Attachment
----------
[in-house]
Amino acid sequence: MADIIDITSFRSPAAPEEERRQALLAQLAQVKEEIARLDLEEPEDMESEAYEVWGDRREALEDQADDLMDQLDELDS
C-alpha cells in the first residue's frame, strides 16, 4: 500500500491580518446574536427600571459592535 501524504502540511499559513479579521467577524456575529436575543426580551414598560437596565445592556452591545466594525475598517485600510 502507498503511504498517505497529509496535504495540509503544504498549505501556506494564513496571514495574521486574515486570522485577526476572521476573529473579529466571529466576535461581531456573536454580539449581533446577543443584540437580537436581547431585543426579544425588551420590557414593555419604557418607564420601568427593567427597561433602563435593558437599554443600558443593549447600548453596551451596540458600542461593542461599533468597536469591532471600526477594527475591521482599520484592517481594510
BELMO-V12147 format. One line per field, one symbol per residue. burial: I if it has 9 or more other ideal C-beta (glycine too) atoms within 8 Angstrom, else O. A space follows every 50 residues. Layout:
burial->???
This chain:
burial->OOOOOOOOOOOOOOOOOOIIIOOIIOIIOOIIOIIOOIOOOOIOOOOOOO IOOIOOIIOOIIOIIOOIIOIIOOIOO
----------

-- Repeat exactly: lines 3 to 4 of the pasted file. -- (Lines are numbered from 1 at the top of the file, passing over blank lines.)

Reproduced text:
C-alpha cells in the first residue's frame, strides 16, 4: 500500500491580518446574536427600571459592535 501524504502540511499559513479579521467577524456575529436575543426580551414598560437596565445592556452591545466594525475598517485600510 502507498503511504498517505497529509496535504495540509503544504498549505501556506494564513496571514495574521486574515486570522485577526476572521476573529473579529466571529466576535461581531456573536454580539449581533446577543443584540437580537436581547431585543426579544425588551420590557414593555419604557418607564420601568427593567427597561433602563435593558437599554443600558443593549447600548453596551451596540458600542461593542461599533468597536469591532471600526477594527475591521482599520484592517481594510
BELMO-V12147 format. One line per field, one symbol per residue. burial: I if it has 9 or more other ideal C-beta (glycine too) atoms within 8 Angstrom, else O. A space follows every 50 residues. Layout: